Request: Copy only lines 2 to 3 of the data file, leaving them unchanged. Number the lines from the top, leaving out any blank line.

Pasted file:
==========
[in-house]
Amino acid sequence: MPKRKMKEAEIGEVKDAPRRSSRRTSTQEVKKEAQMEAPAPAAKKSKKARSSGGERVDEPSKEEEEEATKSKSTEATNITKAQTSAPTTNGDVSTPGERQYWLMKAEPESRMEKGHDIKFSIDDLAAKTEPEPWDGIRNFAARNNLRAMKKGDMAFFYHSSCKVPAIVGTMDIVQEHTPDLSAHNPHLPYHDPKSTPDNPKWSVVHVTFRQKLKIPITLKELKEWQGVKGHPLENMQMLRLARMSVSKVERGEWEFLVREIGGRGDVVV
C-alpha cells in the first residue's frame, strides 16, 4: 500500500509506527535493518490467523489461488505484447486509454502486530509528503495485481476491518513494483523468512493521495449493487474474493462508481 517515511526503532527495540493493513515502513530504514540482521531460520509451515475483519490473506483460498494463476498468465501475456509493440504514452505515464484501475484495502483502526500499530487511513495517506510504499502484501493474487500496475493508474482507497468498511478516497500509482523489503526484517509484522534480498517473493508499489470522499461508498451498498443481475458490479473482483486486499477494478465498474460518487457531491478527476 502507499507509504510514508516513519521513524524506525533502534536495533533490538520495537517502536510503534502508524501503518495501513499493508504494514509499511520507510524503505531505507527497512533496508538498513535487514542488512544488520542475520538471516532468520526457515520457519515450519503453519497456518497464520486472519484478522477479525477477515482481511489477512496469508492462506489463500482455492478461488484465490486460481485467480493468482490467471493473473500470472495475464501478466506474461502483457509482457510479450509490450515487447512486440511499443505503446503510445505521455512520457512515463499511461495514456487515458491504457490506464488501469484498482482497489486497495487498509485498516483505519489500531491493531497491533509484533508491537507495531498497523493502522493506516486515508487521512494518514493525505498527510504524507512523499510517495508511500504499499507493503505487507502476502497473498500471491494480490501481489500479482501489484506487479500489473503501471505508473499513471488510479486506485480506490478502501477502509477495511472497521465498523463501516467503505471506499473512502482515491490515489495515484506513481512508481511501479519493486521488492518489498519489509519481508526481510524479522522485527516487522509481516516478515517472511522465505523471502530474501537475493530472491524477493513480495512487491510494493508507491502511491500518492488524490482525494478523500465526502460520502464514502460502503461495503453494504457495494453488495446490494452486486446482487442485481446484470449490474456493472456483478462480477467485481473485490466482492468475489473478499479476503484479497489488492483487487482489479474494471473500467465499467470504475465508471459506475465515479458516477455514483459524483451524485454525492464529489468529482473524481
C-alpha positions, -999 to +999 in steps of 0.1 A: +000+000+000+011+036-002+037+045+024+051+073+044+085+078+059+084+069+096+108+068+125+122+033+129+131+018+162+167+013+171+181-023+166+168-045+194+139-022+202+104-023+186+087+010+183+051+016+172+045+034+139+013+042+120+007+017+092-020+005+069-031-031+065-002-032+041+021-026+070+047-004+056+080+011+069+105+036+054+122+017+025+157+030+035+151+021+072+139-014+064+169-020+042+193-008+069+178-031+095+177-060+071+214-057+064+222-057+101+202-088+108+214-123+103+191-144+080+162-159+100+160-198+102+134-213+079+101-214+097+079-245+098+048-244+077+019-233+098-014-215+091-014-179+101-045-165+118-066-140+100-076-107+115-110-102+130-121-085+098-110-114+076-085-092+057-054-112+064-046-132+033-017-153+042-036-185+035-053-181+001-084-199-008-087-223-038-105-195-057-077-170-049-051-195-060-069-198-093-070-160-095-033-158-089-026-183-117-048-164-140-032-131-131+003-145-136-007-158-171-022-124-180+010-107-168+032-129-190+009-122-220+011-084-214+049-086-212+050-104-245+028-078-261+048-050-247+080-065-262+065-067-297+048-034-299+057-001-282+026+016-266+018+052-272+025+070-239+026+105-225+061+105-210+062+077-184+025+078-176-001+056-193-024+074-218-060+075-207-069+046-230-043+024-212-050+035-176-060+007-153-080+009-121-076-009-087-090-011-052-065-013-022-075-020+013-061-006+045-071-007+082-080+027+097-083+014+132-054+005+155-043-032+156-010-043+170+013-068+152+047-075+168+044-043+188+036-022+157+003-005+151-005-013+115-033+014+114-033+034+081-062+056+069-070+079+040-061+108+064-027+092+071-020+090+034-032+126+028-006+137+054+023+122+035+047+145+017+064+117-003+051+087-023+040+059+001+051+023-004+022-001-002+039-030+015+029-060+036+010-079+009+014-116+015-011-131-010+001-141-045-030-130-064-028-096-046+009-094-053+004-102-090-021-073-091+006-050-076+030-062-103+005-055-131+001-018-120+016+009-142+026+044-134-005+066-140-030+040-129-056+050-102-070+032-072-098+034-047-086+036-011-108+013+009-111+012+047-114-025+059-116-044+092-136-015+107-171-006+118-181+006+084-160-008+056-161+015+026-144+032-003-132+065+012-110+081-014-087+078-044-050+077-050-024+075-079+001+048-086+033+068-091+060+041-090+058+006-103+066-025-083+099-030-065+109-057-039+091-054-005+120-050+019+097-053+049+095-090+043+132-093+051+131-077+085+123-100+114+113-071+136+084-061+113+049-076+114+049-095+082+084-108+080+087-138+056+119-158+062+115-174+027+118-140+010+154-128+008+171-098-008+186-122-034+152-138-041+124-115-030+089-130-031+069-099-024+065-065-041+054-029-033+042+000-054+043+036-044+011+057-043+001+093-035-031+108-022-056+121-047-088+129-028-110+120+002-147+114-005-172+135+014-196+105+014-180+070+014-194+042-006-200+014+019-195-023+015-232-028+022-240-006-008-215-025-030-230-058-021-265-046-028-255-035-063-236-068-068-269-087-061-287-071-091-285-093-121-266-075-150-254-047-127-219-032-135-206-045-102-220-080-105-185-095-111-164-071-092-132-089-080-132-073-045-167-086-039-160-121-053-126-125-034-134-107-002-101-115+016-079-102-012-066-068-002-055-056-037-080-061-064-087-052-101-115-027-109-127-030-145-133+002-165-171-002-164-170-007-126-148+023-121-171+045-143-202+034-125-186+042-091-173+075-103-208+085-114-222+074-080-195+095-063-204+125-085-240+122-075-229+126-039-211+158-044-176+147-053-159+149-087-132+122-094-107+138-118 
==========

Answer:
Amino acid sequence: MPKRKMKEAEIGEVKDAPRRSSRRTSTQEVKKEAQMEAPAPAAKKSKKARSSGGERVDEPSKEEEEEATKSKSTEATNITKAQTSAPTTNGDVSTPGERQYWLMKAEPESRMEKGHDIKFSIDDLAAKTEPEPWDGIRNFAARNNLRAMKKGDMAFFYHSSCKVPAIVGTMDIVQEHTPDLSAHNPHLPYHDPKSTPDNPKWSVVHVTFRQKLKIPITLKELKEWQGVKGHPLENMQMLRLARMSVSKVERGEWEFLVREIGGRGDVVV
C-alpha cells in the first residue's frame, strides 16, 4: 500500500509506527535493518490467523489461488505484447486509454502486530509528503495485481476491518513494483523468512493521495449493487474474493462508481 517515511526503532527495540493493513515502513530504514540482521531460520509451515475483519490473506483460498494463476498468465501475456509493440504514452505515464484501475484495502483502526500499530487511513495517506510504499502484501493474487500496475493508474482507497468498511478516497500509482523489503526484517509484522534480498517473493508499489470522499461508498451498498443481475458490479473482483486486499477494478465498474460518487457531491478527476 502507499507509504510514508516513519521513524524506525533502534536495533533490538520495537517502536510503534502508524501503518495501513499493508504494514509499511520507510524503505531505507527497512533496508538498513535487514542488512544488520542475520538471516532468520526457515520457519515450519503453519497456518497464520486472519484478522477479525477477515482481511489477512496469508492462506489463500482455492478461488484465490486460481485467480493468482490467471493473473500470472495475464501478466506474461502483457509482457510479450509490450515487447512486440511499443505503446503510445505521455512520457512515463499511461495514456487515458491504457490506464488501469484498482482497489486497495487498509485498516483505519489500531491493531497491533509484533508491537507495531498497523493502522493506516486515508487521512494518514493525505498527510504524507512523499510517495508511500504499499507493503505487507502476502497473498500471491494480490501481489500479482501489484506487479500489473503501471505508473499513471488510479486506485480506490478502501477502509477495511472497521465498523463501516467503505471506499473512502482515491490515489495515484506513481512508481511501479519493486521488492518489498519489509519481508526481510524479522522485527516487522509481516516478515517472511522465505523471502530474501537475493530472491524477493513480495512487491510494493508507491502511491500518492488524490482525494478523500465526502460520502464514502460502503461495503453494504457495494453488495446490494452486486446482487442485481446484470449490474456493472456483478462480477467485481473485490466482492468475489473478499479476503484479497489488492483487487482489479474494471473500467465499467470504475465508471459506475465515479458516477455514483459524483451524485454525492464529489468529482473524481